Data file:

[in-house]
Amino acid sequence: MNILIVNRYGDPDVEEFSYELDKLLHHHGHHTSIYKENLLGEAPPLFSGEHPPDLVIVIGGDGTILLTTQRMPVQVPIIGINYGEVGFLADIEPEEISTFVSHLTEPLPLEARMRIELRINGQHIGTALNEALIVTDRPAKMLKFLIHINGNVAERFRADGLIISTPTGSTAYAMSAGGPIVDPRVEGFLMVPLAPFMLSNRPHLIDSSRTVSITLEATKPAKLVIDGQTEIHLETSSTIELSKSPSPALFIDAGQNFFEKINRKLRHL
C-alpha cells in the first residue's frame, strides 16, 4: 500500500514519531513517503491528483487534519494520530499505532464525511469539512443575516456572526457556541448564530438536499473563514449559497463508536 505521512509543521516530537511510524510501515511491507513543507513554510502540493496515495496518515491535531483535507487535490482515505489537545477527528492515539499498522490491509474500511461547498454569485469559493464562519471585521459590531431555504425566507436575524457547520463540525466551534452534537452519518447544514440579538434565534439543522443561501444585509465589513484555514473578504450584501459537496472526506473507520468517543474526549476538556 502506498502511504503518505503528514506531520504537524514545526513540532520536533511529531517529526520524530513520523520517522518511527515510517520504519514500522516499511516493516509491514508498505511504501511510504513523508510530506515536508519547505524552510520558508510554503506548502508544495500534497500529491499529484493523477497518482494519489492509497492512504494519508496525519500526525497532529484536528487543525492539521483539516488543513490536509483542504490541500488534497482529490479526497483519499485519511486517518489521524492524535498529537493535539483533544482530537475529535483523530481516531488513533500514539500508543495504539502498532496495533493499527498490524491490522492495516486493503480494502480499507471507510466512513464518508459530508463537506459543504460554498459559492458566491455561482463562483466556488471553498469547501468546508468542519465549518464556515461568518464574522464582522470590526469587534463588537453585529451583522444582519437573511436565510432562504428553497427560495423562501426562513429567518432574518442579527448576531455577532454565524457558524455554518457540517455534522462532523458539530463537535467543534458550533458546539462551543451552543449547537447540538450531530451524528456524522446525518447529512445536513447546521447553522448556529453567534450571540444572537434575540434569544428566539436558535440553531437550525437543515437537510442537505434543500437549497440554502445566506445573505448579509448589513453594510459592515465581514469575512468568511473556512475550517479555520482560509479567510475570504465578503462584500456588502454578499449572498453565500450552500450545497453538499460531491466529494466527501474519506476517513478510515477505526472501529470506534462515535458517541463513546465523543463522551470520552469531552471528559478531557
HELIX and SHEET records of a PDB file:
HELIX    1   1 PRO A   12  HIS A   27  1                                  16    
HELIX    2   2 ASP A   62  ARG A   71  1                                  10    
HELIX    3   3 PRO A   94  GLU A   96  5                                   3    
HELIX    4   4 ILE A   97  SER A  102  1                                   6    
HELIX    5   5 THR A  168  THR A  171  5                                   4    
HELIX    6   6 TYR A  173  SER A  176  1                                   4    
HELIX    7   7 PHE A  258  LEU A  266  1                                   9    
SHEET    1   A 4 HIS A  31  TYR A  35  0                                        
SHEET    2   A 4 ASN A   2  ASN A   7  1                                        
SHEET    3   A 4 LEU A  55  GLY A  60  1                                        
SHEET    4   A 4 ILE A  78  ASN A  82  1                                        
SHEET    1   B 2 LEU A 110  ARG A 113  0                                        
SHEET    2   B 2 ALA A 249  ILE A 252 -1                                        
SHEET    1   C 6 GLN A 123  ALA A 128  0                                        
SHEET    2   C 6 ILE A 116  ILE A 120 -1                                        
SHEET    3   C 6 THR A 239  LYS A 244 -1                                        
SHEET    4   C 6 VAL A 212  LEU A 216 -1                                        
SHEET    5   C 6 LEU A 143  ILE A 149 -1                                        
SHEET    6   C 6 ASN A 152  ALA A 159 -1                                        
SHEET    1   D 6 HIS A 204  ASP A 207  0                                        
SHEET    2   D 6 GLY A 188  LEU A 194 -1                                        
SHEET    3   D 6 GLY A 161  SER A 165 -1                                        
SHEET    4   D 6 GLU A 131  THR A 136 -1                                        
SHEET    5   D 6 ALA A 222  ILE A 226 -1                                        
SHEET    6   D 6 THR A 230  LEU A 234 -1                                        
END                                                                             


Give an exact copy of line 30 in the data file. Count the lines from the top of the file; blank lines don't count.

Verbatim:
END                                                                             